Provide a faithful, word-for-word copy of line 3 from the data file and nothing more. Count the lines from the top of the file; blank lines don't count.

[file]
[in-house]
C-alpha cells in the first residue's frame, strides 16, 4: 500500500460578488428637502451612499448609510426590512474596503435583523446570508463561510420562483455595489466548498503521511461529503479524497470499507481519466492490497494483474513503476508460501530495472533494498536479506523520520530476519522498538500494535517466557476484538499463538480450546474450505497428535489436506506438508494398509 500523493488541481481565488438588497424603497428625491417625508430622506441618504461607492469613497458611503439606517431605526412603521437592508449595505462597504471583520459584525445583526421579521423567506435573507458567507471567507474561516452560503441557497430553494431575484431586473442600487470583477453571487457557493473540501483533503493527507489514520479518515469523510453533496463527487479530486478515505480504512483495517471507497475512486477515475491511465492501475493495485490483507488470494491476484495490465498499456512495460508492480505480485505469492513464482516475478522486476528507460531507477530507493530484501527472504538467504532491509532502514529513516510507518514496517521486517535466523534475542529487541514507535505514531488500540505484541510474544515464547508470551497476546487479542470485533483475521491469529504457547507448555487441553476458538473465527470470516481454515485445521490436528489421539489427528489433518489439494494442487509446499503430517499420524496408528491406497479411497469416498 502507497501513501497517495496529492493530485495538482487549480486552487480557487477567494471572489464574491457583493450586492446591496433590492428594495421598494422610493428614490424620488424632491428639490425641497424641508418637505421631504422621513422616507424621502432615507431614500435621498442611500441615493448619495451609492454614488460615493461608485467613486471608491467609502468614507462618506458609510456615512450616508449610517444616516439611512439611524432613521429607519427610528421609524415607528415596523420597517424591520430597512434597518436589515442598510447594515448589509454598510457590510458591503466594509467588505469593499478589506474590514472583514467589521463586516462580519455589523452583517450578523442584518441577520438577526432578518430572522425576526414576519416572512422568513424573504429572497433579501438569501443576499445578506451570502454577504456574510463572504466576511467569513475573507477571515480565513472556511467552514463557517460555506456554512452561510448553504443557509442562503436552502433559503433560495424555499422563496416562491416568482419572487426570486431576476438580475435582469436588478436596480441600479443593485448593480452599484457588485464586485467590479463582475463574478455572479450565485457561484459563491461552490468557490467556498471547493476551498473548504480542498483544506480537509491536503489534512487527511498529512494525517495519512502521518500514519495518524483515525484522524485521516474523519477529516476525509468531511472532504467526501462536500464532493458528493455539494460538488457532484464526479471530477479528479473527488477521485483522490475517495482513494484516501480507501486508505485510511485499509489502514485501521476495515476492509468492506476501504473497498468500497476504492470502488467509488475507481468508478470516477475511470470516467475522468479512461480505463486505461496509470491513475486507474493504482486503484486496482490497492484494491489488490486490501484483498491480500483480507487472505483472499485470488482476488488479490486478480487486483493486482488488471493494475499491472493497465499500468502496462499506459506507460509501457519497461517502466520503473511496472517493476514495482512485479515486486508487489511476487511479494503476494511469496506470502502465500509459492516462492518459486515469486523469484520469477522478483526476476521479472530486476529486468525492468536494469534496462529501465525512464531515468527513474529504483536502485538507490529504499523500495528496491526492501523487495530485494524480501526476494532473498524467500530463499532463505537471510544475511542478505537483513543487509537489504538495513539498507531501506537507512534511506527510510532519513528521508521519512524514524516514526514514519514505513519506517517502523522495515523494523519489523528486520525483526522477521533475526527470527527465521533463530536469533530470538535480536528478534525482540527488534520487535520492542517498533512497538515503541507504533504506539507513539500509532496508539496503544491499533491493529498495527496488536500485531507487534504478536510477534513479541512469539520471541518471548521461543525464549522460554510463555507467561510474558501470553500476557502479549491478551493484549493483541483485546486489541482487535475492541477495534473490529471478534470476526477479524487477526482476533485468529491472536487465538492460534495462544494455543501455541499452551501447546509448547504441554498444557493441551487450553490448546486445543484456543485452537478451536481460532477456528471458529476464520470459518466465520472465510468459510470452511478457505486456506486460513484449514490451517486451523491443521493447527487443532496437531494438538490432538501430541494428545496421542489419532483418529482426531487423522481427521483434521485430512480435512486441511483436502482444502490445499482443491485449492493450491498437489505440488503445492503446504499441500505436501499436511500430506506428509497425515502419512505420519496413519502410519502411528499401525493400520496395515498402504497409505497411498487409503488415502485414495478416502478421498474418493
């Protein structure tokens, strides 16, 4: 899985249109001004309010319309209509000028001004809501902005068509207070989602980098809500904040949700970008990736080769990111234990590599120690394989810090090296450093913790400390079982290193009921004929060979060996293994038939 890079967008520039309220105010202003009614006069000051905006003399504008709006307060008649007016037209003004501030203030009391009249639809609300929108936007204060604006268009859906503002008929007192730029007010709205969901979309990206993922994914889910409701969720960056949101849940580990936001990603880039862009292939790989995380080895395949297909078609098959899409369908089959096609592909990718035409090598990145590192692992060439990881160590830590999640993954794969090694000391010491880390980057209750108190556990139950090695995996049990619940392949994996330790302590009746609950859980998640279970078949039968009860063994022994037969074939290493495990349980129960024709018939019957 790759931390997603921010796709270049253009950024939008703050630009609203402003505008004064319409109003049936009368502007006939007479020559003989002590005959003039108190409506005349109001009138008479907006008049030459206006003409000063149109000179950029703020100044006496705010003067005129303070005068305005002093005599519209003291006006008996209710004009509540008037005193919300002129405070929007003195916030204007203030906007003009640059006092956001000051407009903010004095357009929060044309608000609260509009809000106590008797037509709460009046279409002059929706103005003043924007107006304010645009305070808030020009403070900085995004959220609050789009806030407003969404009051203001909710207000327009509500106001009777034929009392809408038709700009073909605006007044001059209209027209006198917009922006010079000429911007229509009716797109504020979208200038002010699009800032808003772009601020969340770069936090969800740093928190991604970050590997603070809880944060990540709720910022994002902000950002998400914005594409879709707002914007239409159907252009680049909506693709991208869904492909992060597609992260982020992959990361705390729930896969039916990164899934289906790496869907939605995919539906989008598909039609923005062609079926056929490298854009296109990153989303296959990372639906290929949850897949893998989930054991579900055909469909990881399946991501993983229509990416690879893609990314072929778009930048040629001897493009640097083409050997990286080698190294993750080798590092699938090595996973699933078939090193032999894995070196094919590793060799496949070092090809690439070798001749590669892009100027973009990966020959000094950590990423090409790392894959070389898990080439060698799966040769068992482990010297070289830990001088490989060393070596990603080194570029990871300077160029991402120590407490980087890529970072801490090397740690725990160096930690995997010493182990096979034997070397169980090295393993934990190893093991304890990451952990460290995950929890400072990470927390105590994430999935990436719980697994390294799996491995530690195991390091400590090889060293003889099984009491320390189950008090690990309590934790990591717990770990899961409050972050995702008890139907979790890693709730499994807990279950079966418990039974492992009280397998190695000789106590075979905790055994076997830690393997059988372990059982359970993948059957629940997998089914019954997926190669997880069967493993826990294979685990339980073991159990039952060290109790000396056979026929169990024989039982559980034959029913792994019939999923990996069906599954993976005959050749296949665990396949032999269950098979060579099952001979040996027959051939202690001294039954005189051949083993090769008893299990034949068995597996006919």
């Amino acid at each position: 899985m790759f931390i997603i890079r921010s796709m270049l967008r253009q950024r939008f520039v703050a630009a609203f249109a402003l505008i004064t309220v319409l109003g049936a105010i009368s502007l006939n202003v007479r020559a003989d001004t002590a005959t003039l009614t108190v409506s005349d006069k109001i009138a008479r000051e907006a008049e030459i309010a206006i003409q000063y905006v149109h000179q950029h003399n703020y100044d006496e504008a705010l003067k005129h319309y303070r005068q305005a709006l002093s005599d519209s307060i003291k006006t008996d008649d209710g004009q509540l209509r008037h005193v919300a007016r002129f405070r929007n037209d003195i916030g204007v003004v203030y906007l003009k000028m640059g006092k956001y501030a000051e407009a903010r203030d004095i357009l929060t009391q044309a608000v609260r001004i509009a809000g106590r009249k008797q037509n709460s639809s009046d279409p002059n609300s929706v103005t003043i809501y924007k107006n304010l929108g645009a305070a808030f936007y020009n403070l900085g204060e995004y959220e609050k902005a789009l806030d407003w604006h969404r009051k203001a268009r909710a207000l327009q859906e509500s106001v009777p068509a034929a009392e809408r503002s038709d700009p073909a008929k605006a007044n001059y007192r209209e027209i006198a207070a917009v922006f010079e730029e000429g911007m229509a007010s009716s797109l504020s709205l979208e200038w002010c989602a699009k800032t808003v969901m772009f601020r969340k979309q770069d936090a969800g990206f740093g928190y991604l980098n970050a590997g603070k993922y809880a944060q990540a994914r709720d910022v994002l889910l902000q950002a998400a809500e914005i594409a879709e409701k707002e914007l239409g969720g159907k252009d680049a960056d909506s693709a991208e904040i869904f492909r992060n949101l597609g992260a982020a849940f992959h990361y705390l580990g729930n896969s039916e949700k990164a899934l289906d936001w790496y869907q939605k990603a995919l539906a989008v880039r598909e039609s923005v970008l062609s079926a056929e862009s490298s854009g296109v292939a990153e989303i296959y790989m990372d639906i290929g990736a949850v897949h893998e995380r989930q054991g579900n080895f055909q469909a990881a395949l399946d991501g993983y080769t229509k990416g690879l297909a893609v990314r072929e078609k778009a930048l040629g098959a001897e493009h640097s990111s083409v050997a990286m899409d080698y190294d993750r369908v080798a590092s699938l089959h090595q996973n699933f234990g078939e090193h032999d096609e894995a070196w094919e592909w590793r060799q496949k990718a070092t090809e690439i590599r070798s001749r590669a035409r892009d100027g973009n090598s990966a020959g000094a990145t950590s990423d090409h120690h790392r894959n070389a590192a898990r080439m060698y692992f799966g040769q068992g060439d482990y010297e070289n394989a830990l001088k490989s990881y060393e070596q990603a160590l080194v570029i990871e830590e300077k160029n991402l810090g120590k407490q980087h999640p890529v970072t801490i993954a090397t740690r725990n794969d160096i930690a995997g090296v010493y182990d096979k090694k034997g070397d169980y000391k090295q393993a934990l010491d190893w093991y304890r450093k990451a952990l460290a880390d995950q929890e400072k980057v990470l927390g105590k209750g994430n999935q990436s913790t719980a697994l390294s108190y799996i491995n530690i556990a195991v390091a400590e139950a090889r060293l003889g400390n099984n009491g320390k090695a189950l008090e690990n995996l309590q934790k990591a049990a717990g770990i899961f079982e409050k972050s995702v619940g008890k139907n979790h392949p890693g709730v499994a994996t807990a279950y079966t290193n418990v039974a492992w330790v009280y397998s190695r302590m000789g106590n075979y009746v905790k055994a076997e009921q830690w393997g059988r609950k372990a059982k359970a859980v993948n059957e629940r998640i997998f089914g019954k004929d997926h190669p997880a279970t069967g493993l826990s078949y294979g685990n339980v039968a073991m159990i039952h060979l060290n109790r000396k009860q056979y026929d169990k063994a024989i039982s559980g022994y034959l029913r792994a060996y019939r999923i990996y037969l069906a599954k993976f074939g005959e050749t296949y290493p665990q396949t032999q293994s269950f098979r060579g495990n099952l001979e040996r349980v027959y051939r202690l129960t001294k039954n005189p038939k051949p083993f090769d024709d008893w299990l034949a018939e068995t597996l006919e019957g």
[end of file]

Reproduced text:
């Protein structure tokens, strides 16, 4: 899985249109001004309010319309209509000028001004809501902005068509207070989602980098809500904040949700970008990736080769990111234990590599120690394989810090090296450093913790400390079982290193009921004929060979060996293994038939 890079967008520039309220105010202003009614006069000051905006003399504008709006307060008649007016037209003004501030203030009391009249639809609300929108936007204060604006268009859906503002008929007192730029007010709205969901979309990206993922994914889910409701969720960056949101849940580990936001990603880039862009292939790989995380080895395949297909078609098959899409369908089959096609592909990718035409090598990145590192692992060439990881160590830590999640993954794969090694000391010491880390980057209750108190556990139950090695995996049990619940392949994996330790302590009746609950859980998640279970078949039968009860063994022994037969074939290493495990349980129960024709018939019957 790759931390997603921010796709270049253009950024939008703050630009609203402003505008004064319409109003049936009368502007006939007479020559003989002590005959003039108190409506005349109001009138008479907006008049030459206006003409000063149109000179950029703020100044006496705010003067005129303070005068305005002093005599519209003291006006008996209710004009509540008037005193919300002129405070929007003195916030204007203030906007003009640059006092956001000051407009903010004095357009929060044309608000609260509009809000106590008797037509709460009046279409002059929706103005003043924007107006304010645009305070808030020009403070900085995004959220609050789009806030407003969404009051203001909710207000327009509500106001009777034929009392809408038709700009073909605006007044001059209209027209006198917009922006010079000429911007229509009716797109504020979208200038002010699009800032808003772009601020969340770069936090969800740093928190991604970050590997603070809880944060990540709720910022994002902000950002998400914005594409879709707002914007239409159907252009680049909506693709991208869904492909992060597609992260982020992959990361705390729930896969039916990164899934289906790496869907939605995919539906989008598909039609923005062609079926056929490298854009296109990153989303296959990372639906290929949850897949893998989930054991579900055909469909990881399946991501993983229509990416690879893609990314072929778009930048040629001897493009640097083409050997990286080698190294993750080798590092699938090595996973699933078939090193032999894995070196094919590793060799496949070092090809690439070798001749590669892009100027973009990966020959000094950590990423090409790392894959070389898990080439060698799966040769068992482990010297070289830990001088490989060393070596990603080194570029990871300077160029991402120590407490980087890529970072801490090397740690725990160096930690995997010493182990096979034997070397169980090295393993934990190893093991304890990451952990460290995950929890400072990470927390105590994430999935990436719980697994390294799996491995530690195991390091400590090889060293003889099984009491320390189950008090690990309590934790990591717990770990899961409050972050995702008890139907979790890693709730499994807990279950079966418990039974492992009280397998190695000789106590075979905790055994076997830690393997059988372990059982359970993948059957629940997998089914019954997926190669997880069967493993826990294979685990339980073991159990039952060290109790000396056979026929169990024989039982559980034959029913792994019939999923990996069906599954993976005959050749296949665990396949032999269950098979060579099952001979040996027959051939202690001294039954005189051949083993090769008893299990034949068995597996006919």